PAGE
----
[i wrote this piece for a book of essays on writing by various writers, book published by Penguin]
When I was a very young man at the Clarion Workshop, I was a fan of Rimbaud and of later artistic radicals, like the Surrealists. I liked their brashness and their florid manifestos. One day, when I was exactly that young at the Clarion Writer’s workshop, Harlan Ellison was being encouraging (if that’s the word), and asked me what my writing method was. Aglow with self importance, I arched an eyebrow and looked into the infinite distance with a visionary air and said, “I eat with my eyes; I taste with my ears.” Well, this was pretentious as all Hell, and sounded silly, no doubt, especially as I didn’t know much about writing at the time. However, it turns out that when I think back to the ludicrous behavior of my youth, when I wincingly consider my jejune fancies and mile-a-minute images and insights, I sometimes see, besides boyish foolishness, that I was, after all, quite right–at least about some of it. Being a bit of a misfit, I had nothing to lose, so I just tore open my frontal lobes and let the impressions pour in and the corresponding ideas pour out, with very little preconception. The results were highly uneven — but sometimes, because I didn’t know I could not do a thing, I could do it. And I did. And, in fact, I was right to try to “eat with my eyes” — that is, to look around me without expurgation, with the maximum intake and honesty, with the assumption that the normal way of looking at life is muddied — and that it’s possible to see more, always more if one looks hard enough; if one gets out of the way of perception.
And this has served me. So, I advise writers to do the same: to start with the assumption that they’re not really so conscious as they think they are; not so perceptive as they think they are. To make a conscious, deliberate effort to look at things they are used to and see them in ways they are not used to. Try to see the extraodinary in the mundane — not necessarily the fantastic, but the deeper reality. It is there if you look for it. Don’t use drugs to open your perceptions–just open them.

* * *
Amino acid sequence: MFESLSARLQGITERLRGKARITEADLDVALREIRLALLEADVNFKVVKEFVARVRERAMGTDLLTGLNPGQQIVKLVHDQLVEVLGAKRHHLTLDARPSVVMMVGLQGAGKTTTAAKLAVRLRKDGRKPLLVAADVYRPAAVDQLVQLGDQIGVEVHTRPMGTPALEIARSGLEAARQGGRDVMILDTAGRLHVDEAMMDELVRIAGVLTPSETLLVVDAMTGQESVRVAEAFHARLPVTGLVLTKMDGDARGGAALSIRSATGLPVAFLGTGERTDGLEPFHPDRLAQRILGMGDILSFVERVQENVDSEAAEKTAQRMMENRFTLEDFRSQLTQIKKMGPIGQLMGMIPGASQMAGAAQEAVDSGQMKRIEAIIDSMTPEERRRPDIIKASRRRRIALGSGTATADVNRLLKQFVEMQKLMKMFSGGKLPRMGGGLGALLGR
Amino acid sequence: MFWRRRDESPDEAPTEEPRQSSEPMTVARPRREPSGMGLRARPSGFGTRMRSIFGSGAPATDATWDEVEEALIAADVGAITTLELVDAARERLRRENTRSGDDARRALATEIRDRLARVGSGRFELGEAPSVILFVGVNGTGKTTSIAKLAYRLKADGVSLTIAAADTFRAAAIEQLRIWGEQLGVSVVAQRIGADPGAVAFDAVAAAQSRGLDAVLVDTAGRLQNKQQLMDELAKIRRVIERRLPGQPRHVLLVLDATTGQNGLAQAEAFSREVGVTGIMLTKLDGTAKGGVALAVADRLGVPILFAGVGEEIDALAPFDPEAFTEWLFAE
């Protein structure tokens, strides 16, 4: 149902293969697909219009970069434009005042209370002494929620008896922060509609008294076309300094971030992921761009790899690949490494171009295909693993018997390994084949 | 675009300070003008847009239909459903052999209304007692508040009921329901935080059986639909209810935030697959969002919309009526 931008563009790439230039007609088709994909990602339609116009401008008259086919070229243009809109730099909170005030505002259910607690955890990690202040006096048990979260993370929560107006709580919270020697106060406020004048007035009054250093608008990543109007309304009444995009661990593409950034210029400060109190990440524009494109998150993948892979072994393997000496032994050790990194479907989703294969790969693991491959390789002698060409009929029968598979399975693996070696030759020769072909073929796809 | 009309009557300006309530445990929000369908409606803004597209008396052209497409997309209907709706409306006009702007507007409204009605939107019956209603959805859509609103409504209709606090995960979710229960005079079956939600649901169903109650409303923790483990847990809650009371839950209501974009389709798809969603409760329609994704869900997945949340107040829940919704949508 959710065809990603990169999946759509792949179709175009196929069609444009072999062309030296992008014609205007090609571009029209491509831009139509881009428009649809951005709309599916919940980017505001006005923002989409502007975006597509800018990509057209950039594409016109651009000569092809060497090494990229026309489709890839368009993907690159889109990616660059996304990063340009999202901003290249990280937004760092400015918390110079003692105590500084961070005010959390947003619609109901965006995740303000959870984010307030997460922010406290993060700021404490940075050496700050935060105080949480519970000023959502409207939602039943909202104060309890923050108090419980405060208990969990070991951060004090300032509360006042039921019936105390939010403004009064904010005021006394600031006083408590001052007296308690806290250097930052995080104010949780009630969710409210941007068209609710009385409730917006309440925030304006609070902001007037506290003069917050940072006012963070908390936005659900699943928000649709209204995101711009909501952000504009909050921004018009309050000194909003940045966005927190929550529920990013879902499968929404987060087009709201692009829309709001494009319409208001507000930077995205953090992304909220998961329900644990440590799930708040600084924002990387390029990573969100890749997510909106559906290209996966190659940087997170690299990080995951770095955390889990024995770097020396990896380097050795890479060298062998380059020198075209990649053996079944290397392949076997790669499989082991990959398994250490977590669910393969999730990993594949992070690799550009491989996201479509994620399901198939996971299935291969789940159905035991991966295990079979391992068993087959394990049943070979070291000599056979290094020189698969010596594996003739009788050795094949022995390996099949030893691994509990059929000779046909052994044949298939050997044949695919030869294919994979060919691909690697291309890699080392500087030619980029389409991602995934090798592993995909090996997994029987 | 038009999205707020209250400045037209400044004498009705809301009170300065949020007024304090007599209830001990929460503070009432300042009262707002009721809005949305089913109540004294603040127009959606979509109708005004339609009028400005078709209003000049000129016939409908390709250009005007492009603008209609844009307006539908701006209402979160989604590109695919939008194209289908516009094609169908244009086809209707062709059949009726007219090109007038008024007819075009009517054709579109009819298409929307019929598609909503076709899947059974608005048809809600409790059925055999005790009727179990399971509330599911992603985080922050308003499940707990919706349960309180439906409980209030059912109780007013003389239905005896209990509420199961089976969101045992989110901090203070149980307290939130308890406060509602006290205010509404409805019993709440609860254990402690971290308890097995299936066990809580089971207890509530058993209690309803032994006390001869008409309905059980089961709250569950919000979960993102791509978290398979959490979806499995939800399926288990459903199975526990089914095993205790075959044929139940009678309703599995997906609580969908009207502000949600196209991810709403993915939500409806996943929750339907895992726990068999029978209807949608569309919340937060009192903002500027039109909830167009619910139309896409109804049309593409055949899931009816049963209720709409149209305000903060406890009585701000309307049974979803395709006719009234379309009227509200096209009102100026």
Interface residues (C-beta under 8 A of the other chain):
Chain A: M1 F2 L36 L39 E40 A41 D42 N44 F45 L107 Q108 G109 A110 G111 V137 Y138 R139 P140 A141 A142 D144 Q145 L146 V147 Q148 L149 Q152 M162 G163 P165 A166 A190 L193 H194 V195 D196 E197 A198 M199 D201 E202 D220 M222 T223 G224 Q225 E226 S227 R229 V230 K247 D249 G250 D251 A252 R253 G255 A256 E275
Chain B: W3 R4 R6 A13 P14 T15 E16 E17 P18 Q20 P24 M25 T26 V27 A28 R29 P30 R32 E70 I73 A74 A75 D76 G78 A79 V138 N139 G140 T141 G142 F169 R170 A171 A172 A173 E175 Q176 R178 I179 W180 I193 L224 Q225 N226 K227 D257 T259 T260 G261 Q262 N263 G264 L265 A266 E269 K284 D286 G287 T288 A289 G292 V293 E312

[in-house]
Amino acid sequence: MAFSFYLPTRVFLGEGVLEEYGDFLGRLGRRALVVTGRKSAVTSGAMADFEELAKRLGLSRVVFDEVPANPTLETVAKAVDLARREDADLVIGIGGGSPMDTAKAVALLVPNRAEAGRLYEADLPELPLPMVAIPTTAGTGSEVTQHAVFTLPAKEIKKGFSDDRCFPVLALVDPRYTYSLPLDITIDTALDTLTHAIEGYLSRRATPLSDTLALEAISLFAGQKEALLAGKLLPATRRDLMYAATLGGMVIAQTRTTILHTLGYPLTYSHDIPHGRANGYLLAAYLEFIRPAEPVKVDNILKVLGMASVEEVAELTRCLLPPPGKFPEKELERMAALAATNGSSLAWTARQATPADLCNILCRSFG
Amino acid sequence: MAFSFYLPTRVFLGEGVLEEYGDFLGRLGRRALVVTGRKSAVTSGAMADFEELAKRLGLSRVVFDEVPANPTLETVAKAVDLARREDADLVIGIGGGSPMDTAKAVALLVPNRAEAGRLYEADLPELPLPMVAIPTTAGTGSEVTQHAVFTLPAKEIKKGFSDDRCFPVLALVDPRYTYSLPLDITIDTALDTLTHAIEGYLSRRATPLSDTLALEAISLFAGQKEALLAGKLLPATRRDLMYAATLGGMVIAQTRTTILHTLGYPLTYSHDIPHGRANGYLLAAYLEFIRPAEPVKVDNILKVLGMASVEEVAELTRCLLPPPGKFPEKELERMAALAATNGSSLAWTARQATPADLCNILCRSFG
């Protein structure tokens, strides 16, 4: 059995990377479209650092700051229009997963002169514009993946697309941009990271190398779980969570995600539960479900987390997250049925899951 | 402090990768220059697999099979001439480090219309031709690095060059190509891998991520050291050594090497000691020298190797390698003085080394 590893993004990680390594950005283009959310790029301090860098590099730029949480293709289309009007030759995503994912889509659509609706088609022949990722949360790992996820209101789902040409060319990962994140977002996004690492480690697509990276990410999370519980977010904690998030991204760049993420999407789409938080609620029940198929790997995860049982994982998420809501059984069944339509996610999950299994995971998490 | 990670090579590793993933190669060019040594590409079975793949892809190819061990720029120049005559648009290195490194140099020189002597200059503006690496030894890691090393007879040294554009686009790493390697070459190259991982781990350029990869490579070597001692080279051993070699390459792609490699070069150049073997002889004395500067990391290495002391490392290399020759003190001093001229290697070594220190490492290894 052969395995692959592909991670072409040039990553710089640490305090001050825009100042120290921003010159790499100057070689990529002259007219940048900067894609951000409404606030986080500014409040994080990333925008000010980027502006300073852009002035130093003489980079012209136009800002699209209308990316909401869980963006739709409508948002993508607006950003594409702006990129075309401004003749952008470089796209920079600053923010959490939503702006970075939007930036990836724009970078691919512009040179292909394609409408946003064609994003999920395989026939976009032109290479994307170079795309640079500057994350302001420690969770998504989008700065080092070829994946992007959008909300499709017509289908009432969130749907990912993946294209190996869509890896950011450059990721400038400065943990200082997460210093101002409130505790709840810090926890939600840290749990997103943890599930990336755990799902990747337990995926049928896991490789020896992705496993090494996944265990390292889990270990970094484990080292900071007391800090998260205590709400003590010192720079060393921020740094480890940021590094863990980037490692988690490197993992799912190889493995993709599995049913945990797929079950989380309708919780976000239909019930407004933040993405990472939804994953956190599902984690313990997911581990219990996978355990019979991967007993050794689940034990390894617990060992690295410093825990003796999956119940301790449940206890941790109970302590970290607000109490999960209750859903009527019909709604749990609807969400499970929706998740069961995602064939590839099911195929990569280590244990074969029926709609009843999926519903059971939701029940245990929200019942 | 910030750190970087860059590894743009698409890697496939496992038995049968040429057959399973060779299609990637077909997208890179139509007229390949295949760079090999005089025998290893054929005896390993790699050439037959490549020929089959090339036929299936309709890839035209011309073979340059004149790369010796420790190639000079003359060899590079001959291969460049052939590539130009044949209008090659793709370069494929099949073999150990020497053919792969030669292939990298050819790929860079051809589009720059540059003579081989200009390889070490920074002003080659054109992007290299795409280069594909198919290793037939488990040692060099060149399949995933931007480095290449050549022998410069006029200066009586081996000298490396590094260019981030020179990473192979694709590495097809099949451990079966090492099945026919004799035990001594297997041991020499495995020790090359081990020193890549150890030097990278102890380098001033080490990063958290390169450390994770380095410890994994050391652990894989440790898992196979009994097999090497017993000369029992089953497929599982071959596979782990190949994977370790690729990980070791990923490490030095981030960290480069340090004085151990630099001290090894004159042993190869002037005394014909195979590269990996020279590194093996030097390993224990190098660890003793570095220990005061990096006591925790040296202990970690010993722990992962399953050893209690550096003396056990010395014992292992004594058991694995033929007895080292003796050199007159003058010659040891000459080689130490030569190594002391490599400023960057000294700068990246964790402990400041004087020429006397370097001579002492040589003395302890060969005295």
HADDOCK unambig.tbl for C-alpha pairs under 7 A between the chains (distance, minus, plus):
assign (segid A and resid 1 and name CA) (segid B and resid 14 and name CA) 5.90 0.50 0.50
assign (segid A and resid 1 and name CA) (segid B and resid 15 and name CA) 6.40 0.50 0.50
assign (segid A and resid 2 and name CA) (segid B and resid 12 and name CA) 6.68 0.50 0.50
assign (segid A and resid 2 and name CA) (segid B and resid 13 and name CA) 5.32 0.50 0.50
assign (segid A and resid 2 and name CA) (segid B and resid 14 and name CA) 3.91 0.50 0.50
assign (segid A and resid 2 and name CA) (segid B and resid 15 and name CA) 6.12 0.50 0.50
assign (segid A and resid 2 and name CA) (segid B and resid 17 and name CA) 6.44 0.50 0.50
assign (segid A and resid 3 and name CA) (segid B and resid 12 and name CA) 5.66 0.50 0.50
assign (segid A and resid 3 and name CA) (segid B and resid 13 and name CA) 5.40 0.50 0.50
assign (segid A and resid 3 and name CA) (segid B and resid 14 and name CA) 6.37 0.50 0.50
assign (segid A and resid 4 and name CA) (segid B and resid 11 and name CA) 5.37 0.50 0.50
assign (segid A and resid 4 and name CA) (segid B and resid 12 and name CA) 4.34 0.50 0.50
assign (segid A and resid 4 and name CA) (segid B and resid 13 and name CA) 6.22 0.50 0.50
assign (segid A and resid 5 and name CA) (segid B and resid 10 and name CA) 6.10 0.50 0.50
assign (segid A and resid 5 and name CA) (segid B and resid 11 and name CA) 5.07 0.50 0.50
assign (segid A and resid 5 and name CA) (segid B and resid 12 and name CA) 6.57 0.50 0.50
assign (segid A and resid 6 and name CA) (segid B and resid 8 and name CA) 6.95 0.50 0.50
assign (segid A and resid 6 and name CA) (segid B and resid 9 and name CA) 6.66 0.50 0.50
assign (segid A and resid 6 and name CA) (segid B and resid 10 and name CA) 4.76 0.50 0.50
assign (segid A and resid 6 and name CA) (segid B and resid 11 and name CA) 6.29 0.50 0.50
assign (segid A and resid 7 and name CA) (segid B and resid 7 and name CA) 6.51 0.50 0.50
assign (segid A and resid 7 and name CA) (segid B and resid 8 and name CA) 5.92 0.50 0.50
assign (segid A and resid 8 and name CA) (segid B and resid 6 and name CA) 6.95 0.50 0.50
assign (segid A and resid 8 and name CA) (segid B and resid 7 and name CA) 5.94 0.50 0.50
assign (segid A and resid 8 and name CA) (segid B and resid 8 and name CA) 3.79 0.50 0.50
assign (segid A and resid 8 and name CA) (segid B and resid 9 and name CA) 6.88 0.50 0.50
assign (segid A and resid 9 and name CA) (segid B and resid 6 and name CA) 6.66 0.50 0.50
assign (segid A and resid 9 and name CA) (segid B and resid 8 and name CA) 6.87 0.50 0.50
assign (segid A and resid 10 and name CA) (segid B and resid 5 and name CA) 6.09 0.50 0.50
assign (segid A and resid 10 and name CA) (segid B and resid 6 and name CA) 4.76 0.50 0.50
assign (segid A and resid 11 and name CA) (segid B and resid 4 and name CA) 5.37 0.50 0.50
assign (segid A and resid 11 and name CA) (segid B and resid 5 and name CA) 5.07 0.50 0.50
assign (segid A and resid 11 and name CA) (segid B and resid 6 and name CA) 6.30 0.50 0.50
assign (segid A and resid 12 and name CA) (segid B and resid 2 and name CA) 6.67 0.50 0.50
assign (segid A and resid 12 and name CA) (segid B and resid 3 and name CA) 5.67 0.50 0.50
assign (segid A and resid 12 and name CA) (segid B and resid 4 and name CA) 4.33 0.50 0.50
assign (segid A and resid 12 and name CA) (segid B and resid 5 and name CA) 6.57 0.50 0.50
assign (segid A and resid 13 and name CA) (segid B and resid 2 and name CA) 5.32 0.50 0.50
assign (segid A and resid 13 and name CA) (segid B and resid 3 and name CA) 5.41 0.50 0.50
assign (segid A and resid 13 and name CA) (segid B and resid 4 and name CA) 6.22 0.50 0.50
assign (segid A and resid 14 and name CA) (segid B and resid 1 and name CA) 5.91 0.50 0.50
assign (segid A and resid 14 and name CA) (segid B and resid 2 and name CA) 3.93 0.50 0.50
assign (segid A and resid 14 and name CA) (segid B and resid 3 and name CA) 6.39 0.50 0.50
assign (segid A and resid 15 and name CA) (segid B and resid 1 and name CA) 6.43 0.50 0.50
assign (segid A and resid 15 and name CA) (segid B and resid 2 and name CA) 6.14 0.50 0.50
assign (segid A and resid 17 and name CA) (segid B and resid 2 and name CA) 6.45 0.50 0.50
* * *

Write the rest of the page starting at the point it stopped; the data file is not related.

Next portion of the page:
Look around anywhere, really look, and you can see new characters, possible stories. Be a Sherlock Holmes of characterization. What does that stranger’s distinct choice of clothing mean? Does that man’s reddened knuckles and the bruise on his sad wife’s cheek mean what I think it does? Look closely at her and make an educated guess. How about that man, in the subway—his hand keeps reflexively moving toward his shirt pocket, and drawing back. Is he reaching for cigarettes? Or something else?
My feeling is, a great deal of good writing originates in good observation. It’s people-watching, sure, but it’s also watching nature, it’s absorbing urban, pastoral and suburban settings. It’s trying to see familiar things as you never saw them before.
One key to increasing one’s observation is being aware of the degree of one’s awareness in the first place. When I’m out interacting with the world, how much am I lost in some gray study, in a daydream, or in my smartphone. To what extent am I really inhabiting myself, really seeing…and feeling, smelling, hearing…what’s there? If I turn my attention toward my own level of awareness, I’ll discover that typically I’m not very aware, as I move about the world. I’m dreaming that time away; I’m brooding, or caught in haste, in anxiety, in petty fears. Which means I’m not seeing what’s around me—I haven’t got enough attention left, after all that distraction, to really look at the world I’m in. If I don’t really see, I don’t have material for convincing writing.